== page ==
• Make sure you have read and understand the Clients’ Money Regulations and guidance on our website. If you have staff who administer clients’ money make sure they understand them too.
  • Put a reminder in your diary to conduct client money reconciliations (must be at least five weekly). Remember this must reconcile to the individual client ledger accounts too.
  • Use our clients’ money review checklist to conduct your annual compliance review.
  • Even though you are a small firm, have written procedures and standard letters/emails for things such as deducting your fees from tax refunds, opening a new clients’ money bank account, paying monies over to a third party, whether or not to accept handling money for a client. The regulations are complex and it is useful to have these in place as reminders.

Essentials

  • Be aware of what is and what isn’t clients’ money. You can see the definition here.
  • Pay clients’ money into a specially set up clients’ bank account which has the word ‘client’ in its title.
  • Obtain a letter from the bank acknowledging the status of the client bank account. You can find suitable wording for the letter in Regulation 9 (b) of the Clients' Money Regulations.

Have procedures in place to make sure you handle clients’ money in accordance with the Clients' Money Regulations including:

  • Only handle clients’ money if it relates to an accountancy service being provided by the firm.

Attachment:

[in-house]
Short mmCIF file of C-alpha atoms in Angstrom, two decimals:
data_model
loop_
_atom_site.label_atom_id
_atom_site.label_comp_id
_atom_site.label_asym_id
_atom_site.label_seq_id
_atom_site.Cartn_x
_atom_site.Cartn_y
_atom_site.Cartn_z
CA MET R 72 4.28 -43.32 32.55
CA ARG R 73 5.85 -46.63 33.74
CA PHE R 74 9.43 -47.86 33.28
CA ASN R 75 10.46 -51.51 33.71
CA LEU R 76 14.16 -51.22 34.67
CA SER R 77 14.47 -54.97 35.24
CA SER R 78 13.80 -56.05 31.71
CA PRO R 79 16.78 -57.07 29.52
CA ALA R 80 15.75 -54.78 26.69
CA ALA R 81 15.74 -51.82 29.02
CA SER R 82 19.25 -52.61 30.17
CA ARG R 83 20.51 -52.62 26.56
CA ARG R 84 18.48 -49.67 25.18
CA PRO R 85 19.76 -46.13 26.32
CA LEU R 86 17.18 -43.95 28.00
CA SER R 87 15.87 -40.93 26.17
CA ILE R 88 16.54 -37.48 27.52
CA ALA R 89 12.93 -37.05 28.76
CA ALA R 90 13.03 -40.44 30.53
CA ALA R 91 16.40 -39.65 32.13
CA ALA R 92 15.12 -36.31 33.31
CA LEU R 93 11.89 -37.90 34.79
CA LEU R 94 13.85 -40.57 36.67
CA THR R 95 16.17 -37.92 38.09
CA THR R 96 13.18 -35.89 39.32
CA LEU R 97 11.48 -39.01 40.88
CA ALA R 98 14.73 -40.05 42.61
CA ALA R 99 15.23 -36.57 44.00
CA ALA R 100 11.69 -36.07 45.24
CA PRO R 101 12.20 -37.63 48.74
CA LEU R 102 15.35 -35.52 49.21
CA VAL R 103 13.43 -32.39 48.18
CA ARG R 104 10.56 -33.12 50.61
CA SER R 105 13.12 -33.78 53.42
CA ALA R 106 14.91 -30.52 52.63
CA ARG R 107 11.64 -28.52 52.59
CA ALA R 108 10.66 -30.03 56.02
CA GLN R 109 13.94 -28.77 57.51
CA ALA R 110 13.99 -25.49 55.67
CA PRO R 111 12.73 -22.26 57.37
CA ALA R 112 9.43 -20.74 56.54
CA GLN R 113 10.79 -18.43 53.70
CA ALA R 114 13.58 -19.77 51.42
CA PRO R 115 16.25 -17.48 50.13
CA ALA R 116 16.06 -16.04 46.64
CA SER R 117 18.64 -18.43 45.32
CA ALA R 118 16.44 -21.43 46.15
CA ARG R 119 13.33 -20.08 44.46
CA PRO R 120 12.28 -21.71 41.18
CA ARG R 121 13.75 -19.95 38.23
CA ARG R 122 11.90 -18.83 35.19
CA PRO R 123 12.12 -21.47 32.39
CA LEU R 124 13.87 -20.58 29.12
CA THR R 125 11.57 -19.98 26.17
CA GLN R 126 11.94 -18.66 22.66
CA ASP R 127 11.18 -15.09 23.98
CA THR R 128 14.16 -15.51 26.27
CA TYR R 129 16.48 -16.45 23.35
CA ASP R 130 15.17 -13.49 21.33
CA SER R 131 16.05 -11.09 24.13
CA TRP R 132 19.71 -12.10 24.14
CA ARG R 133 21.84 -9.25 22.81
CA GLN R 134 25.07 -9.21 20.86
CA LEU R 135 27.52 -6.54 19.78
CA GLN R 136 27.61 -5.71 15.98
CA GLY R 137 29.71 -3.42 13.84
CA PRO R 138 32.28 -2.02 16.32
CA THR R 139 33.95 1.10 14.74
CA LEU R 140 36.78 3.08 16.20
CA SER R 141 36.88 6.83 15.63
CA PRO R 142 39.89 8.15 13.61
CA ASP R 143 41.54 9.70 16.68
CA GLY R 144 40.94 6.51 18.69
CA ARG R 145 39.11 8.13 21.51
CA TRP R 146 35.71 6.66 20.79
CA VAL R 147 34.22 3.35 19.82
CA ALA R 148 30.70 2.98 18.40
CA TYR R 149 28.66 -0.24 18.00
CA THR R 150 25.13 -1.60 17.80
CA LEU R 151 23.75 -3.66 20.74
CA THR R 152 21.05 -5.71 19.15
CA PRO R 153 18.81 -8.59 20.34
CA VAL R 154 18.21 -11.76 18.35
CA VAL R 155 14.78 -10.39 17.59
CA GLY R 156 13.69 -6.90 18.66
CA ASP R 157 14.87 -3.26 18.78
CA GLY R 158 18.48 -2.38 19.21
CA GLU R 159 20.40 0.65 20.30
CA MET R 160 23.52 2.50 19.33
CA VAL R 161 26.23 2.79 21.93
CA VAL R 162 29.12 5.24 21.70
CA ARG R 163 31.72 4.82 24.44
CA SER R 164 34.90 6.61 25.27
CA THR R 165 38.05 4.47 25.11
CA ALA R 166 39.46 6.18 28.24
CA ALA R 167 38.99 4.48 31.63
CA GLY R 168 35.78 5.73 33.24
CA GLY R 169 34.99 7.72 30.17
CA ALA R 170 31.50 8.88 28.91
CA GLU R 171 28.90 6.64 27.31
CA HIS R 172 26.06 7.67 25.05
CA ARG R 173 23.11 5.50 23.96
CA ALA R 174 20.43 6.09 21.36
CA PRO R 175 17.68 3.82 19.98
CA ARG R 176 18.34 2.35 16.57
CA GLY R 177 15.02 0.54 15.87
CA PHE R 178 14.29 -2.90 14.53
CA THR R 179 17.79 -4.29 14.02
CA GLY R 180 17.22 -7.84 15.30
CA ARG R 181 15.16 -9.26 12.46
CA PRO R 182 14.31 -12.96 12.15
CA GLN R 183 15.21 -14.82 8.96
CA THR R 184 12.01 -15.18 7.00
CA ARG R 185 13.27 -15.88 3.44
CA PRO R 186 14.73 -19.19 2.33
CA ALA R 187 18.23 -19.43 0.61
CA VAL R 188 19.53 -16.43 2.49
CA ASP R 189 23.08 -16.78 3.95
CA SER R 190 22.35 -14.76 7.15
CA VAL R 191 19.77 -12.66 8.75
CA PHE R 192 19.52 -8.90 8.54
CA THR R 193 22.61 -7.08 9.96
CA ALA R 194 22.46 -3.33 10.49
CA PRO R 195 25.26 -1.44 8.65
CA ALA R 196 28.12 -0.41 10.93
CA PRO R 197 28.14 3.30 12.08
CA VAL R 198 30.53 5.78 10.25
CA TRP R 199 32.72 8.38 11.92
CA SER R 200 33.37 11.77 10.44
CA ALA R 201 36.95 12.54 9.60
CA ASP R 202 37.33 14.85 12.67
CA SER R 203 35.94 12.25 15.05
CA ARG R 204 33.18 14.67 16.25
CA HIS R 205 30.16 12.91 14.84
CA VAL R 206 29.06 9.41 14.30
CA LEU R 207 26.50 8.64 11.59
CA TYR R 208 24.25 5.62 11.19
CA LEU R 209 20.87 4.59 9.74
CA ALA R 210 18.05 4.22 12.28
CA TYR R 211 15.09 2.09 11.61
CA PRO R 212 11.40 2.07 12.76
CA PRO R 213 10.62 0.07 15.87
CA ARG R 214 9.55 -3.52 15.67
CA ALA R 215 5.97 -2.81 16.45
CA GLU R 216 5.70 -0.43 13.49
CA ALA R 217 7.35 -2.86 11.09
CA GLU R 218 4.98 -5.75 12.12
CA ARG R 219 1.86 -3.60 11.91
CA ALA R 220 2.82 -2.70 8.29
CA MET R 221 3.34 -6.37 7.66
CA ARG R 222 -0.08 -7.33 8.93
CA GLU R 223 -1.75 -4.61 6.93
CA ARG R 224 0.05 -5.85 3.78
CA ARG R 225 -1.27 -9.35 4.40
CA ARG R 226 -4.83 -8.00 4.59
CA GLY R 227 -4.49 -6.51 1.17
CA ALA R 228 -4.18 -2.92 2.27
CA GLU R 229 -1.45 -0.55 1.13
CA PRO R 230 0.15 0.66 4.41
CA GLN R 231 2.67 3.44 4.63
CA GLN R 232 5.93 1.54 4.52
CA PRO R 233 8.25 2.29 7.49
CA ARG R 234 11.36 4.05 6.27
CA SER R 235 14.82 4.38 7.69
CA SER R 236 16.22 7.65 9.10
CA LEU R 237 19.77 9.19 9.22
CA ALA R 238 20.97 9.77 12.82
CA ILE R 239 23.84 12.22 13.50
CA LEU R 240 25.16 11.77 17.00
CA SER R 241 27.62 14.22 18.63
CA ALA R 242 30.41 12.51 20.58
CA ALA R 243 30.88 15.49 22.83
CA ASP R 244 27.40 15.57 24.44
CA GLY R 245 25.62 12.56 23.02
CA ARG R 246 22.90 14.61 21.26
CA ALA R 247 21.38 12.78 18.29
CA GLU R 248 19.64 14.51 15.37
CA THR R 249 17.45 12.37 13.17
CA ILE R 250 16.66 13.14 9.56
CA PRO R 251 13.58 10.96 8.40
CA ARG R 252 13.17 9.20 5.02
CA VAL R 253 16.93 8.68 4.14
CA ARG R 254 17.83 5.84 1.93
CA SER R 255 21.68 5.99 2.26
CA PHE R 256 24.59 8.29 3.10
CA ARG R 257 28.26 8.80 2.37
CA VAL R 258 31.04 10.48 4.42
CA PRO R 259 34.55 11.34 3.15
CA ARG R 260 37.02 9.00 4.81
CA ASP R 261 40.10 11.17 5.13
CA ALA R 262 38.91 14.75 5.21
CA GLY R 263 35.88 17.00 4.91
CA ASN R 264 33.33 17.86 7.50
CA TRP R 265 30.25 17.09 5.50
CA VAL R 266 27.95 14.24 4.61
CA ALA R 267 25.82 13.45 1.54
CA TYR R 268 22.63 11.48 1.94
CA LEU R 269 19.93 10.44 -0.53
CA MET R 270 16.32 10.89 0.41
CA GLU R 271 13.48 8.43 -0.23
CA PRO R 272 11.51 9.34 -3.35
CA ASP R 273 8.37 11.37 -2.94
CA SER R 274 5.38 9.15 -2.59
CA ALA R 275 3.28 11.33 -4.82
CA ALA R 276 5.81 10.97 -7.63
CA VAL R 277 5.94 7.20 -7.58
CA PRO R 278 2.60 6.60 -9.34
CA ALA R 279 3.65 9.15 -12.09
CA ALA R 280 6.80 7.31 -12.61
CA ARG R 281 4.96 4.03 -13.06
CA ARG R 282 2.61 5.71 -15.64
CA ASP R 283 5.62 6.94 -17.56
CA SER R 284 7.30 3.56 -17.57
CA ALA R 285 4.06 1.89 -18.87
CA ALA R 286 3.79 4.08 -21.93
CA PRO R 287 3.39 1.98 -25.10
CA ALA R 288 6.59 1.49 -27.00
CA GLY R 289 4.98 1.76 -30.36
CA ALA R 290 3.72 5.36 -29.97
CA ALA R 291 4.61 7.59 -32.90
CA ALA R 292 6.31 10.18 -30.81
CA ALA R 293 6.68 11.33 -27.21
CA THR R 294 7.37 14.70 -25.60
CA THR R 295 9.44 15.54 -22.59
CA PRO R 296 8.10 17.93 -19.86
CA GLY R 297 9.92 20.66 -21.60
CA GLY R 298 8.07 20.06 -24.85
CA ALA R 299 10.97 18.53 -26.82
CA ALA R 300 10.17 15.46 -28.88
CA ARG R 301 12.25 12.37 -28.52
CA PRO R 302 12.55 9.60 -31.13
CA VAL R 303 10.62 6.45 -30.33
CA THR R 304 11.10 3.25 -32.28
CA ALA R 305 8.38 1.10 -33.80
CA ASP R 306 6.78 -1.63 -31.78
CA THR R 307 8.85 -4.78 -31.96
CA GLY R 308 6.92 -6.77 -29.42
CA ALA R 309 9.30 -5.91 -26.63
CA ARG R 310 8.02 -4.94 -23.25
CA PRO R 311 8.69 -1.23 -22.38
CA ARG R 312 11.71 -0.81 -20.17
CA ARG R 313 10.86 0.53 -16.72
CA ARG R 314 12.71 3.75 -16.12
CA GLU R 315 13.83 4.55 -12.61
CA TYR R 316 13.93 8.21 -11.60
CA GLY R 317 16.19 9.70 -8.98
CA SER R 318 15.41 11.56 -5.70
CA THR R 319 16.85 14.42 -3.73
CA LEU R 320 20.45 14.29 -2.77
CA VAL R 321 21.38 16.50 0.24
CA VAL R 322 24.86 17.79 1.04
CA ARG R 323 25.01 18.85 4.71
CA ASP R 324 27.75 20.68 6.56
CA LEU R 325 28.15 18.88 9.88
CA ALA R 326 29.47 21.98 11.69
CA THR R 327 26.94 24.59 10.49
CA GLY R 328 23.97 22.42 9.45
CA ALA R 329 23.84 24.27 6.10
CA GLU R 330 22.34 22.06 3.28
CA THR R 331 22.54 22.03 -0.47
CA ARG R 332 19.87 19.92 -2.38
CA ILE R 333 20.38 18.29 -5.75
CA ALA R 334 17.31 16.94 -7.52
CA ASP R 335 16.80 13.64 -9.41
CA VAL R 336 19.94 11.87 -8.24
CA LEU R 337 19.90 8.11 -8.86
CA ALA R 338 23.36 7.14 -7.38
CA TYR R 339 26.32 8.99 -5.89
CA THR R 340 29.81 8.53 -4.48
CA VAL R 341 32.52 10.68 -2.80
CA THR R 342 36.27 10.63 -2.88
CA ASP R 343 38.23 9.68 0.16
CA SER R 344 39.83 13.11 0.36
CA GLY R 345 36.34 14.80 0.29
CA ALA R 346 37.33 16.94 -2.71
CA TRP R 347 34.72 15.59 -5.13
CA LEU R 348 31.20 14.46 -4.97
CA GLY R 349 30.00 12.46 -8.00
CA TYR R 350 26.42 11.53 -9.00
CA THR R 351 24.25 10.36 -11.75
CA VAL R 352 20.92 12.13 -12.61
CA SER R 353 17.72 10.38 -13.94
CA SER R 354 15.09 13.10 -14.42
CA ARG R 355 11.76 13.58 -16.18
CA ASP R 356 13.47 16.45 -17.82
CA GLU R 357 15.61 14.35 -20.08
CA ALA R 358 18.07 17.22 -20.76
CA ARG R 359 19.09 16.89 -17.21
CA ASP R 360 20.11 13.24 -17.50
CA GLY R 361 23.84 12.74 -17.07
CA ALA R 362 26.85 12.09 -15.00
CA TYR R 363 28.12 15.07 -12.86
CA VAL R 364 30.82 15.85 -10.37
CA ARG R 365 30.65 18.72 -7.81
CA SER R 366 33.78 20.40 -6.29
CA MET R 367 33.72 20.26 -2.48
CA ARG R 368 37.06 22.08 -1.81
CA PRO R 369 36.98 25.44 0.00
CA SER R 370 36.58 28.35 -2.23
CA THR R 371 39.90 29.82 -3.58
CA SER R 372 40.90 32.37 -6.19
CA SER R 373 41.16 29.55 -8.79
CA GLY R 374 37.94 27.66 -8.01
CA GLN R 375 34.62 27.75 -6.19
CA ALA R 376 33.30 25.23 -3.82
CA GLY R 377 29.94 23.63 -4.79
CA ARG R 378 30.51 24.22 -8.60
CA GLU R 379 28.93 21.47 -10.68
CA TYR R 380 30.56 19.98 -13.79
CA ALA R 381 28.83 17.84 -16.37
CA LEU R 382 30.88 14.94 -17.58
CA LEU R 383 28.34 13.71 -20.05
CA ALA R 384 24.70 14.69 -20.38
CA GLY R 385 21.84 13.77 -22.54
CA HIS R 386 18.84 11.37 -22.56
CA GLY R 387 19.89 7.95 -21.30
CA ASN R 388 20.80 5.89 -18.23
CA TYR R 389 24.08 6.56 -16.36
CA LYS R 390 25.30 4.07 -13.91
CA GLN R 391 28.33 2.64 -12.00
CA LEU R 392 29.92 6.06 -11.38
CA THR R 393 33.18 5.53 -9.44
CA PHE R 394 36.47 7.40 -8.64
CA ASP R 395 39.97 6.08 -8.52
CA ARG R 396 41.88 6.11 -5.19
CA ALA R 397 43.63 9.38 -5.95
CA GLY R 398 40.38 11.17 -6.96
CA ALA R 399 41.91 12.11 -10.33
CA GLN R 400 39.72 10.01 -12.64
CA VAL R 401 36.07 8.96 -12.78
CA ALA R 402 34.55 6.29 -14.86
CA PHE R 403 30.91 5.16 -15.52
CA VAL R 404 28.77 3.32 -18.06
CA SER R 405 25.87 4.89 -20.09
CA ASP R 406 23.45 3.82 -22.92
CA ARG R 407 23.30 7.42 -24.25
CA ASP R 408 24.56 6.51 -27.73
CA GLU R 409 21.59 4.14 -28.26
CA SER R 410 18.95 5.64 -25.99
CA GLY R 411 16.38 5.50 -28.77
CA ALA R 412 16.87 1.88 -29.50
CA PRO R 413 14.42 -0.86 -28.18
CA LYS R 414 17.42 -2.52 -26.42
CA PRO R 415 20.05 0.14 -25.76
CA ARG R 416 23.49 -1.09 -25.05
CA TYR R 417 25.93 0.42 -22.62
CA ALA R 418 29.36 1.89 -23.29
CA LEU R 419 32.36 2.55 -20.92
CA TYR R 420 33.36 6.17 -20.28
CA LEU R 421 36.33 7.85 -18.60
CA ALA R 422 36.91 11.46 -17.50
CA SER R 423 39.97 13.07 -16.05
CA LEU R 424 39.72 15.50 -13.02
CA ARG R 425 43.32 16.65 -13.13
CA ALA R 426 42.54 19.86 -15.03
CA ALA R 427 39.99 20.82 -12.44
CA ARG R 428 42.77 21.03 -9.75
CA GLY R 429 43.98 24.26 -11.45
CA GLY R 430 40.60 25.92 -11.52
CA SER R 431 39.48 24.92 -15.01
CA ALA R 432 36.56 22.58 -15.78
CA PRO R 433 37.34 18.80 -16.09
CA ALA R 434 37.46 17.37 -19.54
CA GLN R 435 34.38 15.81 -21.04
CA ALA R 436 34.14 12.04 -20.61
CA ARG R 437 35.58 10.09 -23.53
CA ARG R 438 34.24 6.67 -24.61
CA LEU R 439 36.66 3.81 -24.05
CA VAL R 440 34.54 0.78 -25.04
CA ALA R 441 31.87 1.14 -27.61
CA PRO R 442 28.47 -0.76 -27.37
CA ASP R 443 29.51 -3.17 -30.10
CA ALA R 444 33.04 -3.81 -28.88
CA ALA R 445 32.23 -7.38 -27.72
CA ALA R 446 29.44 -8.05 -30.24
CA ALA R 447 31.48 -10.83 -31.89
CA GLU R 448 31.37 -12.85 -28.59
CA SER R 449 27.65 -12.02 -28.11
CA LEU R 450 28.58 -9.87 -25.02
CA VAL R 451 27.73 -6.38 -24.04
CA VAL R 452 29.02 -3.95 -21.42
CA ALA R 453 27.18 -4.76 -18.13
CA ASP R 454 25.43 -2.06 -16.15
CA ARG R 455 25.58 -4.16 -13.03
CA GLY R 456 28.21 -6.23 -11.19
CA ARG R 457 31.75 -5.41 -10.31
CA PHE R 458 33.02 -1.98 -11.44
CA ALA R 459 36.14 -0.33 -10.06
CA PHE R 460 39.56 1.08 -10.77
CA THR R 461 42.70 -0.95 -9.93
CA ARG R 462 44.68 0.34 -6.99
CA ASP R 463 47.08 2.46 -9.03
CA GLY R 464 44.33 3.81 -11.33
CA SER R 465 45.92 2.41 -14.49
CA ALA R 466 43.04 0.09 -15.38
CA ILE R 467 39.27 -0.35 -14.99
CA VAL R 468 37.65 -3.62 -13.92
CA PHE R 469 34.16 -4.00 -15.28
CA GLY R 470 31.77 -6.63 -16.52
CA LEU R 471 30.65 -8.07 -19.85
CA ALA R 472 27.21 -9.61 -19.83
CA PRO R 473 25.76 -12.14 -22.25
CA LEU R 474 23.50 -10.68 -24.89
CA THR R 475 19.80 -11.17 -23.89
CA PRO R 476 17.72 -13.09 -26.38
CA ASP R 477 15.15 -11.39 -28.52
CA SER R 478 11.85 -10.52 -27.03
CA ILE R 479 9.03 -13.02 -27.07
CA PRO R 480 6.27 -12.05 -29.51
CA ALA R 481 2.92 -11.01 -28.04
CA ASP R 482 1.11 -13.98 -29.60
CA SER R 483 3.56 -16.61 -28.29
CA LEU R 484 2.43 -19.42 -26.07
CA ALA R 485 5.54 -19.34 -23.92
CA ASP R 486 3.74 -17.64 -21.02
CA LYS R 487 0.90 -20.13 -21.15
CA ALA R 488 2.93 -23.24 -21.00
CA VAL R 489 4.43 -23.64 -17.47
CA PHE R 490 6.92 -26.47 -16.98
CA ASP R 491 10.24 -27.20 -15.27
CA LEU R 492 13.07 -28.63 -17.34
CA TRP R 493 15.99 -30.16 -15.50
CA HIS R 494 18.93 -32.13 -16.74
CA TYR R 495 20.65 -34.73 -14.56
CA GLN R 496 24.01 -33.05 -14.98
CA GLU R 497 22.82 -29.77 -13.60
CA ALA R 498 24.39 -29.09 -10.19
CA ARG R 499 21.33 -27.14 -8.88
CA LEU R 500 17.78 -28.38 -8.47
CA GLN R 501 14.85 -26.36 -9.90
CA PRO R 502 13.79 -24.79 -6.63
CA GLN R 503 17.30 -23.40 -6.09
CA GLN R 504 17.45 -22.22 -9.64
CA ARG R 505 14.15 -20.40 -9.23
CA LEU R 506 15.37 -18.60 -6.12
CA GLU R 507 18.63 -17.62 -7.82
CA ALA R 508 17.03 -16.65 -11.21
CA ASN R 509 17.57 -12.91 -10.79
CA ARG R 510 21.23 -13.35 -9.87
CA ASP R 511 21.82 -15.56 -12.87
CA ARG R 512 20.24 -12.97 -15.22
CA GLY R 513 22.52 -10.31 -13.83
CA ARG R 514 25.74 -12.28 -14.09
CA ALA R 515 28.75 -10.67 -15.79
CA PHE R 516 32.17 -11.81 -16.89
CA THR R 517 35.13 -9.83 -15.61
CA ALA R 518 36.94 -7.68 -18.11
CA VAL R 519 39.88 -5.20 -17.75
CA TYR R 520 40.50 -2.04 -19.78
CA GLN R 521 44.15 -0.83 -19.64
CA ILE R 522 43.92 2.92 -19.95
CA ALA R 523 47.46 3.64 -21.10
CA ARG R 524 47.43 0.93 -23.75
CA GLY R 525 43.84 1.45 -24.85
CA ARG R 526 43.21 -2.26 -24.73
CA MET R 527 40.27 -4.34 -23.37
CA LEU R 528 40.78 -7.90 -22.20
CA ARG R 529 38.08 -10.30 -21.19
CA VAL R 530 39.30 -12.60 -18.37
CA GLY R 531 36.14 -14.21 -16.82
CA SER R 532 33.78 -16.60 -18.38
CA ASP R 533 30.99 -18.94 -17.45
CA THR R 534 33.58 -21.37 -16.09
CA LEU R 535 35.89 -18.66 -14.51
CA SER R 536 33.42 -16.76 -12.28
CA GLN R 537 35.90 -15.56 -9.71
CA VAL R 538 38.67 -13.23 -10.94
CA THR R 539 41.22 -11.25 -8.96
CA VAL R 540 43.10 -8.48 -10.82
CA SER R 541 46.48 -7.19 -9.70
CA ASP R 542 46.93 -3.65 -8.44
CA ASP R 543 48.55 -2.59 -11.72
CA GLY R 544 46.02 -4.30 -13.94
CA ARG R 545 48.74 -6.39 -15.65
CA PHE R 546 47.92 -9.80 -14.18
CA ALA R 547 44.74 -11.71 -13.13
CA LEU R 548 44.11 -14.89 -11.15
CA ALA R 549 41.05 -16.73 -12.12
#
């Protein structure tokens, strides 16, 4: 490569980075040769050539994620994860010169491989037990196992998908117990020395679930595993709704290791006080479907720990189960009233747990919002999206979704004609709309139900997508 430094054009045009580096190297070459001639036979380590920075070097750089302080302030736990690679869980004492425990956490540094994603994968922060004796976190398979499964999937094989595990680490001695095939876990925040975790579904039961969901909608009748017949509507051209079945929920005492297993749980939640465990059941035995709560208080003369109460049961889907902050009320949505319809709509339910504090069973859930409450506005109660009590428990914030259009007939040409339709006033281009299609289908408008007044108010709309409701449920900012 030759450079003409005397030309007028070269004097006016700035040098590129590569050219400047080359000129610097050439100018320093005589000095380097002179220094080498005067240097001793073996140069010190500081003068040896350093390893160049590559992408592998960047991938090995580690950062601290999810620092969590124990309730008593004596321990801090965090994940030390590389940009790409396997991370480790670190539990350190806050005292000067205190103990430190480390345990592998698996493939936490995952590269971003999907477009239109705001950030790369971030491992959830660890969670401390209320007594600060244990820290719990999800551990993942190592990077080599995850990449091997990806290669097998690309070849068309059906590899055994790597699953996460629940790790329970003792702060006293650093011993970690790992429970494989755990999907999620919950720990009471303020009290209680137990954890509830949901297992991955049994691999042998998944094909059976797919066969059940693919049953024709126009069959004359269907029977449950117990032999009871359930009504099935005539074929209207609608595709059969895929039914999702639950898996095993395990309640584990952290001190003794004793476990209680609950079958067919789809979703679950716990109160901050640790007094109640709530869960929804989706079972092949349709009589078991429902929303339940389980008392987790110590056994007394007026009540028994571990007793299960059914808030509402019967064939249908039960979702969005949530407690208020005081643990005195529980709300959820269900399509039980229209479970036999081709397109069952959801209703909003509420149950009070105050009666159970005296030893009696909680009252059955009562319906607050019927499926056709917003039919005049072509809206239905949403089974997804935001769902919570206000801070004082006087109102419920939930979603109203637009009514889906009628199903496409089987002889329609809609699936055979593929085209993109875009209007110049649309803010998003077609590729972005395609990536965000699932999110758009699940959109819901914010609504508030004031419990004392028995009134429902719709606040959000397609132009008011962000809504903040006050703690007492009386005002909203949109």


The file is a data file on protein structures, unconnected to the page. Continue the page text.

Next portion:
• Only withdraw fees from your clients’ money account if:
    • the client has agreed the precise amount of the fee; or
    • 30 days have elapsed from the issue of an undisputed fee statement.
  • Only pay clients’ money to a third party on the clients’ written instruction.
  • Clients’ money of more than £10,000 for any one client held for more than 30 days must be paid into a designated client bank account that identifies the client.
  • Pass on interest earned on client bank account to the clients or agree and alternative treatment in writing.
  • Have an alternate in place to manage clients’ money in the event of death or incapacity of a sole practitioner/director.
  • Reconcile the client bank balance to the total of individual balances on the client ledger at least once every five weeks.
  • Pay mixed monies into client bank account then transfer out non-client monies immediately.
  • Ensure appropriate AML CDD conducted where clients’ money is being held for a client for the first time.
  • Carry out an annual clients’ money compliance review.
  • Do not hold clients’ money for longer than needed.

Best practice

  • Establish a policy for when and under what criteria the firm will hold money for clients. Ensure this policy is clearly documented and communicated to principals and where applicable staff.
  • Regularly review bank trust letters to ensure they are up-to date and that one is held for all client money bank accounts. 

Professional Indemnity Insurance (PII)

Top tips to help you comply

  • Make sure you understand the requirements of the PII Regulations.
  • When you get your policy check it carefully to ensure that it includes the correct wording and does not include exclusions that override the minimum policy wording.
  • If you have a rolling policy make sure you have the minimum level of cover required by the PII Regulations.

Essentials

  • PII cover is for at least the minimum prescribed by our PII Regulations and any other regulations that may apply (e.g. probate, DPB).
  • Cover is from a participating insurer who has agreed to meet the requirements of ICAEW’s minimum policy wording.
  • All connected entities that provide ‘accounting services’ have appropriate PII.